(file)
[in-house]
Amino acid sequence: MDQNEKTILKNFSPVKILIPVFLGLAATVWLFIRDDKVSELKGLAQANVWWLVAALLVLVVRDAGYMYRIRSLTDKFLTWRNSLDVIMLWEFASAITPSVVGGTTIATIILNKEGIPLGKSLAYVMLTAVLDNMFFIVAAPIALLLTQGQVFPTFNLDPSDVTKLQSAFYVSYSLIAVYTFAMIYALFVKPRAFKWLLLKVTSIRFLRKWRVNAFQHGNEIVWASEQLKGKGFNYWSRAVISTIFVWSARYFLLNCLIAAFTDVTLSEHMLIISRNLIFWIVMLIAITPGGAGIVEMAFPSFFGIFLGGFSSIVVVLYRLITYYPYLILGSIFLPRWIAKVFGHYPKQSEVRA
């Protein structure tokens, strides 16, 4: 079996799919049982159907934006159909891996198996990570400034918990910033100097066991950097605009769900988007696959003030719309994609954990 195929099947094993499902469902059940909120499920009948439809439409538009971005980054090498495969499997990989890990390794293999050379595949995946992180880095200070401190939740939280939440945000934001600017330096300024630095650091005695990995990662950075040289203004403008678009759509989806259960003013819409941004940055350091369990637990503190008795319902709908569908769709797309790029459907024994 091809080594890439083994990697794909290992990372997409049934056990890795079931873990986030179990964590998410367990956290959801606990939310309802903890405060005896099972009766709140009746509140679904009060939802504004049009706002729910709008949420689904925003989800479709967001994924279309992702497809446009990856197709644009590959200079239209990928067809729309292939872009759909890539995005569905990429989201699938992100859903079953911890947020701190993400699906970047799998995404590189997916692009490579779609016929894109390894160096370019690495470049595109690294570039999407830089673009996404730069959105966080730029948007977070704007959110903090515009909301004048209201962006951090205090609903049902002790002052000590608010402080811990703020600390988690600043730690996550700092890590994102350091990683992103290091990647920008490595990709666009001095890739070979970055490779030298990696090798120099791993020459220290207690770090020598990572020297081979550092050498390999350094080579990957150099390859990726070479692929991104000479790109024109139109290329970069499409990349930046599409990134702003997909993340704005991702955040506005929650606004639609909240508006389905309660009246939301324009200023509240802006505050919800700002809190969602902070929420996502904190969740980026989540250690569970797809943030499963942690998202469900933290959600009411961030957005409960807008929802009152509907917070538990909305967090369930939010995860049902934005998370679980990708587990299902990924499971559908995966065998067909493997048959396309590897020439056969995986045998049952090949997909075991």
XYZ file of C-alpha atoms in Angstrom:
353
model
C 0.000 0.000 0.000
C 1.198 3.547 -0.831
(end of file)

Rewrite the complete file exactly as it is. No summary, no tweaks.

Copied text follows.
[in-house]
Amino acid sequence: MDQNEKTILKNFSPVKILIPVFLGLAATVWLFIRDDKVSELKGLAQANVWWLVAALLVLVVRDAGYMYRIRSLTDKFLTWRNSLDVIMLWEFASAITPSVVGGTTIATIILNKEGIPLGKSLAYVMLTAVLDNMFFIVAAPIALLLTQGQVFPTFNLDPSDVTKLQSAFYVSYSLIAVYTFAMIYALFVKPRAFKWLLLKVTSIRFLRKWRVNAFQHGNEIVWASEQLKGKGFNYWSRAVISTIFVWSARYFLLNCLIAAFTDVTLSEHMLIISRNLIFWIVMLIAITPGGAGIVEMAFPSFFGIFLGGFSSIVVVLYRLITYYPYLILGSIFLPRWIAKVFGHYPKQSEVRA
């Protein structure tokens, strides 16, 4: 079996799919049982159907934006159909891996198996990570400034918990910033100097066991950097605009769900988007696959003030719309994609954990 195929099947094993499902469902059940909120499920009948439809439409538009971005980054090498495969499997990989890990390794293999050379595949995946992180880095200070401190939740939280939440945000934001600017330096300024630095650091005695990995990662950075040289203004403008678009759509989806259960003013819409941004940055350091369990637990503190008795319902709908569908769709797309790029459907024994 091809080594890439083994990697794909290992990372997409049934056990890795079931873990986030179990964590998410367990956290959801606990939310309802903890405060005896099972009766709140009746509140679904009060939802504004049009706002729910709008949420689904925003989800479709967001994924279309992702497809446009990856197709644009590959200079239209990928067809729309292939872009759909890539995005569905990429989201699938992100859903079953911890947020701190993400699906970047799998995404590189997916692009490579779609016929894109390894160096370019690495470049595109690294570039999407830089673009996404730069959105966080730029948007977070704007959110903090515009909301004048209201962006951090205090609903049902002790002052000590608010402080811990703020600390988690600043730690996550700092890590994102350091990683992103290091990647920008490595990709666009001095890739070979970055490779030298990696090798120099791993020459220290207690770090020598990572020297081979550092050498390999350094080579990957150099390859990726070479692929991104000479790109024109139109290329970069499409990349930046599409990134702003997909993340704005991702955040506005929650606004639609909240508006389905309660009246939301324009200023509240802006505050919800700002809190969602902070929420996502904190969740980026989540250690569970797809943030499963942690998202469900933290959600009411961030957005409960807008929802009152509907917070538990909305967090369930939010995860049902934005998370679980990708587990299902990924499971559908995966065998067909493997048959396309590897020439056969995986045998049952090949997909075991």
XYZ file of C-alpha atoms in Angstrom:
353
model
C 0.000 0.000 0.000
C 1.198 3.547 -0.831